The Republican Party’s effort to rebrand itself with women since losing the 2012 presidential race and seats in Congress is falling short, a new United Technologies/National Journal Congressional Connection Poll has found.
Only 14 percent of women said the Republican Party had moved closer to their perspective. More than twice as many women, 33 percent, said the party had drifted further from them. A plurality, 46 percent, saw no change.
The dangers for the GOP of losing women’s support are playing out in the Virginia gubernatorial race, where Democratic nominee Terry McAuliffe has taken the lead over Republican Attorney General Ken Cuccinelli, almost entirely by opening up a lead among female voters.
In the new poll, the results for the GOP are even more ominous among young women. Only 11 percent of women younger than 50 said the party had moved closer to them. In contrast, 29 percent said the GOP had moved further away.
College-educated white women were particularly likely (45 percent) to say the Republican Party was now further from their views. That is especially significant because Republicans had made critical gains among that demographic in the 2012 election cycle. President Obama’s support among college-educated white women dropped by 6 percentage points, from 52 percent to 46 percent, between the 2008 and 2012 elections, according to national exit polls.
Of those women who said the Republican Party had moved away from them, nearly three in five, 59 percent, said it was because the GOP had become “too conservative.” Only 33 percent said the party was further from them because it wasn’t conservative enough.
Again, the results were particularly sharp for college-educated white women — the type of suburban voters that campaigns typically vie heavily to win. Of those college-educated white women who said the Republican Party has moved further from them, 66 percent said it was because it had become “too conservative.”
The United Technologies/National Journal Congressional Connection Poll, conducted by Princeton Survey Research Associates International, interviewed 1,005 adults between Sept. 25 and 29, via landline and cell phone. The overall margin of error is 3.7 percentage points, but subgroups have greater margins of error.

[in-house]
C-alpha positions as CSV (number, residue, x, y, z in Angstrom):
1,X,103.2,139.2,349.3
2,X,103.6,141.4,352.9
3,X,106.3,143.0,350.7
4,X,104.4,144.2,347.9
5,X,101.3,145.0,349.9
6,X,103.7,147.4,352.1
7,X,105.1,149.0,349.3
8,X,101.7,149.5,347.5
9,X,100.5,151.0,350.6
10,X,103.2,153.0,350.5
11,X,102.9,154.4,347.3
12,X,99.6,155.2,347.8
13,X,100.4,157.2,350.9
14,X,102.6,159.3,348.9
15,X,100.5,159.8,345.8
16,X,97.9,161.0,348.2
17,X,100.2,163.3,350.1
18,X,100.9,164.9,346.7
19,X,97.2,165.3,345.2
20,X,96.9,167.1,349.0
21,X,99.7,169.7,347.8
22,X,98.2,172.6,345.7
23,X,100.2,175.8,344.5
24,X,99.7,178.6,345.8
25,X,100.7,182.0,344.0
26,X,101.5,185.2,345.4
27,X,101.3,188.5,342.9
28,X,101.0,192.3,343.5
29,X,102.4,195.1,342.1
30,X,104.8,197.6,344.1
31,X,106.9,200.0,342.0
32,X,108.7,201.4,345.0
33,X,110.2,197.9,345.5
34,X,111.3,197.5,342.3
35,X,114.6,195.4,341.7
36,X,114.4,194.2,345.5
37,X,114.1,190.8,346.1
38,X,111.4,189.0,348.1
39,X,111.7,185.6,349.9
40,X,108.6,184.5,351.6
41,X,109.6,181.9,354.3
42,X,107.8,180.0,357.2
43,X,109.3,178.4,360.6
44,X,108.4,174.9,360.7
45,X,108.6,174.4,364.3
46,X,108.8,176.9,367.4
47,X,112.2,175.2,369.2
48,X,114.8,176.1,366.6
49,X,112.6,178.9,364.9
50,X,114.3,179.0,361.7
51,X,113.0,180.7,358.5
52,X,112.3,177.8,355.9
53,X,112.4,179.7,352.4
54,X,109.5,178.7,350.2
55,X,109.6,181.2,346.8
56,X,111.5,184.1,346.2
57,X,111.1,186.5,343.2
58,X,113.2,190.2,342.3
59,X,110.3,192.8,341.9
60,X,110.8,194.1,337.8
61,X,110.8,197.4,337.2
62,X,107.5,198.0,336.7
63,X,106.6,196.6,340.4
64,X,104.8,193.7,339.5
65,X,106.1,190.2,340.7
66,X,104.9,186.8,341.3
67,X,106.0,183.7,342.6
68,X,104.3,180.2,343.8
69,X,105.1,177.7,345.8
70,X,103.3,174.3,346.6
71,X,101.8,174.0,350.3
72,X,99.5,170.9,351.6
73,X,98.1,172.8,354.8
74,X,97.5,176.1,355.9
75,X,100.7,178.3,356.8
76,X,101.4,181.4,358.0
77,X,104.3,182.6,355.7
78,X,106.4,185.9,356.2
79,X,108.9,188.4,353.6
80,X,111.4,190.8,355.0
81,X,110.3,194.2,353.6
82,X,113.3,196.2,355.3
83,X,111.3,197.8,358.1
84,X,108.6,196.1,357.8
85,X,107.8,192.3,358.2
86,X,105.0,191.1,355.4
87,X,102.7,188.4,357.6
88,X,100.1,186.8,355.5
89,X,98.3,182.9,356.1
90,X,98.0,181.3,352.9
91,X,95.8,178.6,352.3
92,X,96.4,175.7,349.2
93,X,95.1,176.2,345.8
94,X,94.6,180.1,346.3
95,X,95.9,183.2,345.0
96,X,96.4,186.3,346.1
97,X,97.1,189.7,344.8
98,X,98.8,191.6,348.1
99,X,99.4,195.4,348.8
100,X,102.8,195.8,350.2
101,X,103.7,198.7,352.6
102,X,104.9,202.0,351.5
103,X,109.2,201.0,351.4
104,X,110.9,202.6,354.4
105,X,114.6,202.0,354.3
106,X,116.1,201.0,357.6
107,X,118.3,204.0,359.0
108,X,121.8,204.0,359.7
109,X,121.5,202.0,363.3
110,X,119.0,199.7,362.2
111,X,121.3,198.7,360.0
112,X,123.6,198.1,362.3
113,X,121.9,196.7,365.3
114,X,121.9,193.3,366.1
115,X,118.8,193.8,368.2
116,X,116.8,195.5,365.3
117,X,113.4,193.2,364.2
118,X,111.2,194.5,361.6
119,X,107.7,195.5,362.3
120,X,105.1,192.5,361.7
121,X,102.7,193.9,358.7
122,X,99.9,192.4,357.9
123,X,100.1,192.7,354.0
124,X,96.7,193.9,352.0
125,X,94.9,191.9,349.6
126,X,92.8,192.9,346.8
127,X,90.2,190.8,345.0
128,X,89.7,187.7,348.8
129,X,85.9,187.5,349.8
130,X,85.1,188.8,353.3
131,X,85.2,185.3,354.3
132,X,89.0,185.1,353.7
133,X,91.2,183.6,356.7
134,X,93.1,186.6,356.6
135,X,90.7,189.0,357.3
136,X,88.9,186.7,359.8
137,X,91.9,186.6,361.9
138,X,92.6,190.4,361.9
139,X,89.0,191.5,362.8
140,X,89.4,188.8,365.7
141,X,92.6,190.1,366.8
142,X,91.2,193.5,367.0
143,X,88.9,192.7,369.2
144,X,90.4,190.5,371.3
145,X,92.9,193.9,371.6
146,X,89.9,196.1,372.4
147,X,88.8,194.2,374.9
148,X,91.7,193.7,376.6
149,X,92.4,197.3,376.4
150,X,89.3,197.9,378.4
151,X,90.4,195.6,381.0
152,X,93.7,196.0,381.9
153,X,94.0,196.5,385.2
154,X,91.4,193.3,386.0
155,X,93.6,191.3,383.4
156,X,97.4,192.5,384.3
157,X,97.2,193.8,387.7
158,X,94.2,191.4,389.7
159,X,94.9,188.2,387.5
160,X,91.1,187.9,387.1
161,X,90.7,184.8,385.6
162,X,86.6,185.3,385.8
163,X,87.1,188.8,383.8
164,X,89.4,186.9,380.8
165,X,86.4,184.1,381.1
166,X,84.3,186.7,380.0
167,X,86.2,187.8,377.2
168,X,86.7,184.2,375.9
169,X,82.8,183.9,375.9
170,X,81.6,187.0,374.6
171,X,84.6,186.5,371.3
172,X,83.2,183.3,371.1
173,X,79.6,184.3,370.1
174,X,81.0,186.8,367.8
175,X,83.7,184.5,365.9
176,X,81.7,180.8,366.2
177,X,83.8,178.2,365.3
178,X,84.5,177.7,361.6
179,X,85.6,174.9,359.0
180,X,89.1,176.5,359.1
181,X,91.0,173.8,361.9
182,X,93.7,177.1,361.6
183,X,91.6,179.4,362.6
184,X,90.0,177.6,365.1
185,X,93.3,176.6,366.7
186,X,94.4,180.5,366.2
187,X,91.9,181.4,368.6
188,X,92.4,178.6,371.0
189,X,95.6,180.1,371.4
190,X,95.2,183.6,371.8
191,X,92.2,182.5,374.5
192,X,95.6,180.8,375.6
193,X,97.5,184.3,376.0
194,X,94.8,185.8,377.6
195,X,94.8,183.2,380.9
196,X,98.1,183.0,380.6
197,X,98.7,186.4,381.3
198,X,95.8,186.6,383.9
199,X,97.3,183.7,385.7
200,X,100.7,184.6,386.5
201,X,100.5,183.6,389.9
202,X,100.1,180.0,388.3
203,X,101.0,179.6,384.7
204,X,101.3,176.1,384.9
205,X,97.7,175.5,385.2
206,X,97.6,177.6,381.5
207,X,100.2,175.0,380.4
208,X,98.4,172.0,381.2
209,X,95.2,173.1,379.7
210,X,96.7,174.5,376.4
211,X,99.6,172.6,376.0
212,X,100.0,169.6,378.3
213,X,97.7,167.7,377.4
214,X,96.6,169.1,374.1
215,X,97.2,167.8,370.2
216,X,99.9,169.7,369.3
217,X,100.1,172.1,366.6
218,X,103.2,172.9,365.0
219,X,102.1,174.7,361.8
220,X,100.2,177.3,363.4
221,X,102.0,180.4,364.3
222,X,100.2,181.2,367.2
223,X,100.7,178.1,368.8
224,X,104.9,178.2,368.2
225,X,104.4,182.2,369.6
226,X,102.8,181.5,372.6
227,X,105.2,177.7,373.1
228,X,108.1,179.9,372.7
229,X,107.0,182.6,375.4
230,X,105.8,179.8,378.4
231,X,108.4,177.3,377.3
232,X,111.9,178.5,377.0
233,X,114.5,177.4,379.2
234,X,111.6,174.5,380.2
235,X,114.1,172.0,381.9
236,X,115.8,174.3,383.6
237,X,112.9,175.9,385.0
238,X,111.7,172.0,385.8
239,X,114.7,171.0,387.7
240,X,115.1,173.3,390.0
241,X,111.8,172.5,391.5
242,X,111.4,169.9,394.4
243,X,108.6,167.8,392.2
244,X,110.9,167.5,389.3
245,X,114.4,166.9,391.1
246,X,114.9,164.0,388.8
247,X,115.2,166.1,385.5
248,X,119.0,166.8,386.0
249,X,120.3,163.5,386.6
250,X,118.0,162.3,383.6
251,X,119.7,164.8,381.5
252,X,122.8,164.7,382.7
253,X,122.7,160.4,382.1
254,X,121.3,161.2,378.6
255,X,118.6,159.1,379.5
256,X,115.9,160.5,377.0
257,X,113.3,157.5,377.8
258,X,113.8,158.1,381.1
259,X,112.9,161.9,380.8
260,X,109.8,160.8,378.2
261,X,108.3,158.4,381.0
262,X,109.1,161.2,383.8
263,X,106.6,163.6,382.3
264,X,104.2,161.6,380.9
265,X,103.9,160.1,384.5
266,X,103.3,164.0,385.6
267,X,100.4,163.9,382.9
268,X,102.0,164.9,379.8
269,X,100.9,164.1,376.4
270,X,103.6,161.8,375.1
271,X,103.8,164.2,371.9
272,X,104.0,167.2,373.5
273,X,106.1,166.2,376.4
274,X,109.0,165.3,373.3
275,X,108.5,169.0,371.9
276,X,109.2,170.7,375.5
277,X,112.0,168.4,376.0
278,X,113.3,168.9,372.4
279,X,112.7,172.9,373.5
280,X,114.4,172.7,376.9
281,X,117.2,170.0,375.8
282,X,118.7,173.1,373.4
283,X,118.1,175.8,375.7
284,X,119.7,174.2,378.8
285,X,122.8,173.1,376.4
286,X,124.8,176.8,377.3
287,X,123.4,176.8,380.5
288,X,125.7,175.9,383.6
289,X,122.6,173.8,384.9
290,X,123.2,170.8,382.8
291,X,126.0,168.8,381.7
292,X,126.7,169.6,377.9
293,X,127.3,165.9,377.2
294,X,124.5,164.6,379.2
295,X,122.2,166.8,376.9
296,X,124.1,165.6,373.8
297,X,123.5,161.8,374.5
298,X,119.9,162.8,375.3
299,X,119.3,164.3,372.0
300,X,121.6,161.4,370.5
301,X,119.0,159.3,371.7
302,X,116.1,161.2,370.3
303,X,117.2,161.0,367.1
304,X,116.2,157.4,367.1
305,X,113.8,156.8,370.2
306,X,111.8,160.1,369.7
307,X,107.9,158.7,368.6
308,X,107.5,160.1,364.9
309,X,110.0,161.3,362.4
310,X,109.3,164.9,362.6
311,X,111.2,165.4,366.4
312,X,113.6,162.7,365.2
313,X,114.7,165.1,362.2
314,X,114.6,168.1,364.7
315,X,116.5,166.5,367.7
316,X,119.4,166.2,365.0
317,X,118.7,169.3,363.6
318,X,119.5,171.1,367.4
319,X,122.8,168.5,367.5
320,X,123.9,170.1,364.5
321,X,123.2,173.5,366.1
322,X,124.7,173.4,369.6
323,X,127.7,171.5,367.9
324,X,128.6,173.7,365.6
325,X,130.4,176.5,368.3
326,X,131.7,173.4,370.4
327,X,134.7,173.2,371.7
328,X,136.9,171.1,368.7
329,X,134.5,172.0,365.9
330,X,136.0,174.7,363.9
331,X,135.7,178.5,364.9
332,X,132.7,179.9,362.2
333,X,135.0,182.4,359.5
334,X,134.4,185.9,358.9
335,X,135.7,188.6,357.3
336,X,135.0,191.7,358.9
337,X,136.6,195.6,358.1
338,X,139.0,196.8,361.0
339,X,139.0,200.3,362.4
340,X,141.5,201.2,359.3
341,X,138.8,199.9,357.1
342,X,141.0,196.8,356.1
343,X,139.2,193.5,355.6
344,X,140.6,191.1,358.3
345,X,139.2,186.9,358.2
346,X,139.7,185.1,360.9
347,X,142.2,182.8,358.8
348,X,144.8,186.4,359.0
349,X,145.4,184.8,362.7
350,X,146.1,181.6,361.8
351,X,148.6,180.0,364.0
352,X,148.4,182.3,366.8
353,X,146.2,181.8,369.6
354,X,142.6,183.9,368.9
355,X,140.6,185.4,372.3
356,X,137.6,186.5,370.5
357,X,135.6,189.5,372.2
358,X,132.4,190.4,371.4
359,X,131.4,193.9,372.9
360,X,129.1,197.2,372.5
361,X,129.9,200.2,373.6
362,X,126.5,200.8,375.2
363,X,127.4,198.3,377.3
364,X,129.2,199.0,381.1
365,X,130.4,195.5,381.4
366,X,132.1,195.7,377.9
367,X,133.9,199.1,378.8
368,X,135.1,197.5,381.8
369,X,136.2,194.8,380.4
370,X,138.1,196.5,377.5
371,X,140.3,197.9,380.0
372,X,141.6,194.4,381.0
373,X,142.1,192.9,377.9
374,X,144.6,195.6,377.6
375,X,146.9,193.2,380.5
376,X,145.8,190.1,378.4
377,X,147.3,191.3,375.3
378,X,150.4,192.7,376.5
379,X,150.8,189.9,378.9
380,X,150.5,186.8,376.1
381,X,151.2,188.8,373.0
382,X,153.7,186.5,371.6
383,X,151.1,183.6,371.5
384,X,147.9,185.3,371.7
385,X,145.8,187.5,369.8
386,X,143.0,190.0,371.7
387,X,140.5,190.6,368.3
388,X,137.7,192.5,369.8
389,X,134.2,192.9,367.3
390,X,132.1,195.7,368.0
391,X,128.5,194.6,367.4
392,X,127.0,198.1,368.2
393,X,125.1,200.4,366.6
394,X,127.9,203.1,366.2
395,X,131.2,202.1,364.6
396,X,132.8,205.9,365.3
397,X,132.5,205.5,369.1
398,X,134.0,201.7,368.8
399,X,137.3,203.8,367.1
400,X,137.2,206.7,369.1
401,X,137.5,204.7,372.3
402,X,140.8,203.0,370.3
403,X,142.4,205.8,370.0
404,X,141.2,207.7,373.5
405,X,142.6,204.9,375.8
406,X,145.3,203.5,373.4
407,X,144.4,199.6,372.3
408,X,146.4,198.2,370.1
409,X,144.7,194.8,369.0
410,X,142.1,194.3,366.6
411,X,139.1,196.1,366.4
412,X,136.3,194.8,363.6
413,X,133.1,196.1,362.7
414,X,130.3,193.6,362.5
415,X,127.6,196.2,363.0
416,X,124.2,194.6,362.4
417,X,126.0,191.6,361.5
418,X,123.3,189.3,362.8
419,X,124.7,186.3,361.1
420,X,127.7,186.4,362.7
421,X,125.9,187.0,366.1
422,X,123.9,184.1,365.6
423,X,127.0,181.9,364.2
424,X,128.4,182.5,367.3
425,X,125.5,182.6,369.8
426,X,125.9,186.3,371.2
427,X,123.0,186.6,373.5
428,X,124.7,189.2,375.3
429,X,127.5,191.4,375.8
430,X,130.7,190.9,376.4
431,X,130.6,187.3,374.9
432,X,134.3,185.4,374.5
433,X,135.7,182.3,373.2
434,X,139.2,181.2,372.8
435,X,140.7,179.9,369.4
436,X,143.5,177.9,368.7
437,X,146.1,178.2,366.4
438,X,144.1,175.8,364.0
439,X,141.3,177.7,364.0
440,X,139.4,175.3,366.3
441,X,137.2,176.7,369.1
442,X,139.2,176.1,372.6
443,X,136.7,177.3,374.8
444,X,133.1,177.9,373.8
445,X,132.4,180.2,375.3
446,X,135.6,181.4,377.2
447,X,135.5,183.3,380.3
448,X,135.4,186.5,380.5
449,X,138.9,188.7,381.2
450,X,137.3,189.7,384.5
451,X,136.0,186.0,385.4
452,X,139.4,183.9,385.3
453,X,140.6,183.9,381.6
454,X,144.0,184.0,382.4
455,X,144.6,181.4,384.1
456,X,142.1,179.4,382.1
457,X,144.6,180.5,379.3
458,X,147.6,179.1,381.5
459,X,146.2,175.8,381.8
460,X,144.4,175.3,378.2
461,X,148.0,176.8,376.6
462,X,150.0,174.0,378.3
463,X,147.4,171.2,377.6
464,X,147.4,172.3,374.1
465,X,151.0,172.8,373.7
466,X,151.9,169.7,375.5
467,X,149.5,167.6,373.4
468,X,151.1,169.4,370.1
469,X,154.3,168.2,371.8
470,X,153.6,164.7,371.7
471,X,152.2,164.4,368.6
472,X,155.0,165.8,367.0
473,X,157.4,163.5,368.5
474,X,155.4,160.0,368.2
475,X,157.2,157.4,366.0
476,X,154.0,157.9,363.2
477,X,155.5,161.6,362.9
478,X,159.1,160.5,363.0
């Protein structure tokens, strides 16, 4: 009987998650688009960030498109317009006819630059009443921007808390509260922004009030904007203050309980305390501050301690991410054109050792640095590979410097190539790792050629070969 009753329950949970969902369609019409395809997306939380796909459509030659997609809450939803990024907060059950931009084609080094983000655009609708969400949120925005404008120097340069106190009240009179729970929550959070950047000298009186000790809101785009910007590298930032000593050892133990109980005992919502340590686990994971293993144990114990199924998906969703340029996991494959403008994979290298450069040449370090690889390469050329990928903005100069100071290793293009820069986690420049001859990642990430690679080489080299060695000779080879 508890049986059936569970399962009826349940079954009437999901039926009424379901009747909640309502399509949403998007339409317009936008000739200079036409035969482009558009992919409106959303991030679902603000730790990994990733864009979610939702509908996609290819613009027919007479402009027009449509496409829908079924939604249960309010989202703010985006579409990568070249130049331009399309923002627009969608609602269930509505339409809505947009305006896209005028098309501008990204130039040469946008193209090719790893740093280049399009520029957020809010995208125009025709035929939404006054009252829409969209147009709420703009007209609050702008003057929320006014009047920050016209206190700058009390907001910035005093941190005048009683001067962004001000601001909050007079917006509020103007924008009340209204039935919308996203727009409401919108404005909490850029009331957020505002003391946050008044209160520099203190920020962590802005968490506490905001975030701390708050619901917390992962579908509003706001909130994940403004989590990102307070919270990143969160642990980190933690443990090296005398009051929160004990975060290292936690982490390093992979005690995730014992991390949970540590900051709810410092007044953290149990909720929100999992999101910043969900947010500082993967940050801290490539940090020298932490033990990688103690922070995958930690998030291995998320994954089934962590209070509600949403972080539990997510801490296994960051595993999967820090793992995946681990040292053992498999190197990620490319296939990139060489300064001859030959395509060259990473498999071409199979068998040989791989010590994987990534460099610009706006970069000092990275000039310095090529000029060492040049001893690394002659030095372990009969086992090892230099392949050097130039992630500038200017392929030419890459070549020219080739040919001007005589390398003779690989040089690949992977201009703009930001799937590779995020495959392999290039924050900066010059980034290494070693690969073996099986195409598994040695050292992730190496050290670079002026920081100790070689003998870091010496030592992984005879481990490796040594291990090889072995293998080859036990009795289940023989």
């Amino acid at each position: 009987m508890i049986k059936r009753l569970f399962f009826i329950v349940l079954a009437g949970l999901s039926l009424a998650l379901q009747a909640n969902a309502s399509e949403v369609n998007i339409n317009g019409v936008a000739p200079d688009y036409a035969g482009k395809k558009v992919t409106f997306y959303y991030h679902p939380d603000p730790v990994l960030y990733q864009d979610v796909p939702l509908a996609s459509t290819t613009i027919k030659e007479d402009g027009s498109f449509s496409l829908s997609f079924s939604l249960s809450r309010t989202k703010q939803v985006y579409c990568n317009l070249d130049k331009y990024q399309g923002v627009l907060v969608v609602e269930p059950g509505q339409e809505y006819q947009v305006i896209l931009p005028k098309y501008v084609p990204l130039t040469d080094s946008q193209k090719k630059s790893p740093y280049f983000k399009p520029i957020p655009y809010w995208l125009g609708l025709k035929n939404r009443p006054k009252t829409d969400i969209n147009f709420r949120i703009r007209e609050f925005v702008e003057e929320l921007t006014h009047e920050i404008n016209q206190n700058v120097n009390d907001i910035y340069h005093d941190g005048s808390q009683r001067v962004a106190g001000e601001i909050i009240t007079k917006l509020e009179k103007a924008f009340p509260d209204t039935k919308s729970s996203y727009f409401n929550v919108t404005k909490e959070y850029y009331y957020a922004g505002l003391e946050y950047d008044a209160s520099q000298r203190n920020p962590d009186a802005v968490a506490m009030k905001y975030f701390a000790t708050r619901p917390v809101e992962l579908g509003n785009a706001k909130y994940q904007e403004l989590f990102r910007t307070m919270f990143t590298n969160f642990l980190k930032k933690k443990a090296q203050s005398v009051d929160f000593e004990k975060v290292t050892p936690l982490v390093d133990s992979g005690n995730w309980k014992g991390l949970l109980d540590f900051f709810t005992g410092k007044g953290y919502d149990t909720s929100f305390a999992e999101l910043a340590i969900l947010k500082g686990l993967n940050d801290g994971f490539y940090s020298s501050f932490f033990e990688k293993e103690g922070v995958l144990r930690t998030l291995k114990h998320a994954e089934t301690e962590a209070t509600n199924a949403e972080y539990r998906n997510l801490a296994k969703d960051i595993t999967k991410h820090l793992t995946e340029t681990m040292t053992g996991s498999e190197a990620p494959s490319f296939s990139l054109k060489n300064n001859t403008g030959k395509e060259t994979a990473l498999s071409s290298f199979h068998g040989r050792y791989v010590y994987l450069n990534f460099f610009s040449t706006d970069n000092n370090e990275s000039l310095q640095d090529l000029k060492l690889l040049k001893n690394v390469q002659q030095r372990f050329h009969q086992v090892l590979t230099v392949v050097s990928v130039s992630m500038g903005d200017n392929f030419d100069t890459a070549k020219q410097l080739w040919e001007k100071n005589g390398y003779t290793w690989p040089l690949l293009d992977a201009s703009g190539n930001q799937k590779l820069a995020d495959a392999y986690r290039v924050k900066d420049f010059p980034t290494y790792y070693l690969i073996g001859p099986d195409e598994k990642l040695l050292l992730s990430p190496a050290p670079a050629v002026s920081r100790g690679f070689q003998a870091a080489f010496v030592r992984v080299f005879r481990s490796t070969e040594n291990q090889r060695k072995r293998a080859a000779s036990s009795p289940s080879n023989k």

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With three days until the first debate, the polls are coming fast and furious. The latest round:
- An Associated Press/Gfk poll of registered voters found very few voters committed, with Clinton leading Trump, 37% to 29%, and Gary Johnson at 7%.
- A McClatchy-Marist poll gave Clinton a six-point edge, 45% to 39%, in a four-way ballot test. Johnson pulls 10% support, with Jill Stein at 4%.
- Rasmussen, which has drawn criticism for continually showing Donald Trump doing much better than he does in other polls, is at it again. A new survey gives Trump a five-point lead, 44%-39%.
In contrast to Hillary Clinton's meticulous debate practice sessions, Donald Trump "is largely shunning traditional debate preparations, but has been watching video of…Clinton’s best and worst debate moments, looking for her vulnerabilities.” Trump “has paid only cursory attention to briefing materials. He has refused to use lecterns in mock debate sessions despite the urging of his advisers. He prefers spitballing ideas with his team rather than honing them into crisp, two-minute answers.”
Donald Trump "is on the precipice of becoming the only major-party presidential candidate this century not to reach out to millions of American voters whose dominant, first or just preferred language is Spanish. Trump has not only failed to buy any Spanish-language television or radio ads, he so far has avoided even offering a translation of his website into Spanish, breaking with two decades of bipartisan tradition."
Bill and Hillary Clinton have purchased the home next door to their primary residence in tony Chappaqua, New York, for $1.16 million. "By purchasing the new home, the Clinton's now own the entire cul-de-sac at the end of the road in the leafy New York suburb. The purchase makes it easier for the United States Secret Service to protect the former president and possible future commander in chief."